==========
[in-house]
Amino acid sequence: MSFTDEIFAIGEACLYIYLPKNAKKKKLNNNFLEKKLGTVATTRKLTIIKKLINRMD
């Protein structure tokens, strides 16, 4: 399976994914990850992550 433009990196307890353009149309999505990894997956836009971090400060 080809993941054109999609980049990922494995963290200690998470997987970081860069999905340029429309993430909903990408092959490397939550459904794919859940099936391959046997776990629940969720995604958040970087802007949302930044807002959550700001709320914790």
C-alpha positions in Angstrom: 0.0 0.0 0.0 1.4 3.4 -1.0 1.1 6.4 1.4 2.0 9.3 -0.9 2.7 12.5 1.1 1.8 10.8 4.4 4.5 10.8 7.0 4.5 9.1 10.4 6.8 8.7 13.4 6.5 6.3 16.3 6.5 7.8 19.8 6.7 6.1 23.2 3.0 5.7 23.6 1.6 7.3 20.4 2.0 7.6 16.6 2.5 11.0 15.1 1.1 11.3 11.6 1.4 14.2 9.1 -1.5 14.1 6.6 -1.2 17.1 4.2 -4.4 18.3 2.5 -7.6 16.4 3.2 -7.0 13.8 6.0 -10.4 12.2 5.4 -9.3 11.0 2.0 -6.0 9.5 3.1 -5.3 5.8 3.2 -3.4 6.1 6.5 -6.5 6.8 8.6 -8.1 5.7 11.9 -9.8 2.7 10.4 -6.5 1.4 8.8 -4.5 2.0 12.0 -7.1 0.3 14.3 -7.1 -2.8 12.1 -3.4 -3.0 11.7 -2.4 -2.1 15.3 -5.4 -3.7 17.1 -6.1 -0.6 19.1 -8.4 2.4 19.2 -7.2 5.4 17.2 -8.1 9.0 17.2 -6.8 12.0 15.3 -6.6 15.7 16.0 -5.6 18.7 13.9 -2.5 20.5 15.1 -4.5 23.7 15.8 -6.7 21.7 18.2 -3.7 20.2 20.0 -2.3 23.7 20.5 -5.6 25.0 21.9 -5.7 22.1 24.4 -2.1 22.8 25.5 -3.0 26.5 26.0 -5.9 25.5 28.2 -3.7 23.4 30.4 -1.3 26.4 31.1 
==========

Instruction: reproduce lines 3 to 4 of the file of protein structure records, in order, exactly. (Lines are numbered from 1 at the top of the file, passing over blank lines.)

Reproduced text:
């Protein structure tokens, strides 16, 4: 399976994914990850992550 433009990196307890353009149309999505990894997956836009971090400060 080809993941054109999609980049990922494995963290200690998470997987970081860069999905340029429309993430909903990408092959490397939550459904794919859940099936391959046997776990629940969720995604958040970087802007949302930044807002959550700001709320914790």
C-alpha positions in Angstrom: 0.0 0.0 0.0 1.4 3.4 -1.0 1.1 6.4 1.4 2.0 9.3 -0.9 2.7 12.5 1.1 1.8 10.8 4.4 4.5 10.8 7.0 4.5 9.1 10.4 6.8 8.7 13.4 6.5 6.3 16.3 6.5 7.8 19.8 6.7 6.1 23.2 3.0 5.7 23.6 1.6 7.3 20.4 2.0 7.6 16.6 2.5 11.0 15.1 1.1 11.3 11.6 1.4 14.2 9.1 -1.5 14.1 6.6 -1.2 17.1 4.2 -4.4 18.3 2.5 -7.6 16.4 3.2 -7.0 13.8 6.0 -10.4 12.2 5.4 -9.3 11.0 2.0 -6.0 9.5 3.1 -5.3 5.8 3.2 -3.4 6.1 6.5 -6.5 6.8 8.6 -8.1 5.7 11.9 -9.8 2.7 10.4 -6.5 1.4 8.8 -4.5 2.0 12.0 -7.1 0.3 14.3 -7.1 -2.8 12.1 -3.4 -3.0 11.7 -2.4 -2.1 15.3 -5.4 -3.7 17.1 -6.1 -0.6 19.1 -8.4 2.4 19.2 -7.2 5.4 17.2 -8.1 9.0 17.2 -6.8 12.0 15.3 -6.6 15.7 16.0 -5.6 18.7 13.9 -2.5 20.5 15.1 -4.5 23.7 15.8 -6.7 21.7 18.2 -3.7 20.2 20.0 -2.3 23.7 20.5 -5.6 25.0 21.9 -5.7 22.1 24.4 -2.1 22.8 25.5 -3.0 26.5 26.0 -5.9 25.5 28.2 -3.7 23.4 30.4 -1.3 26.4 31.1 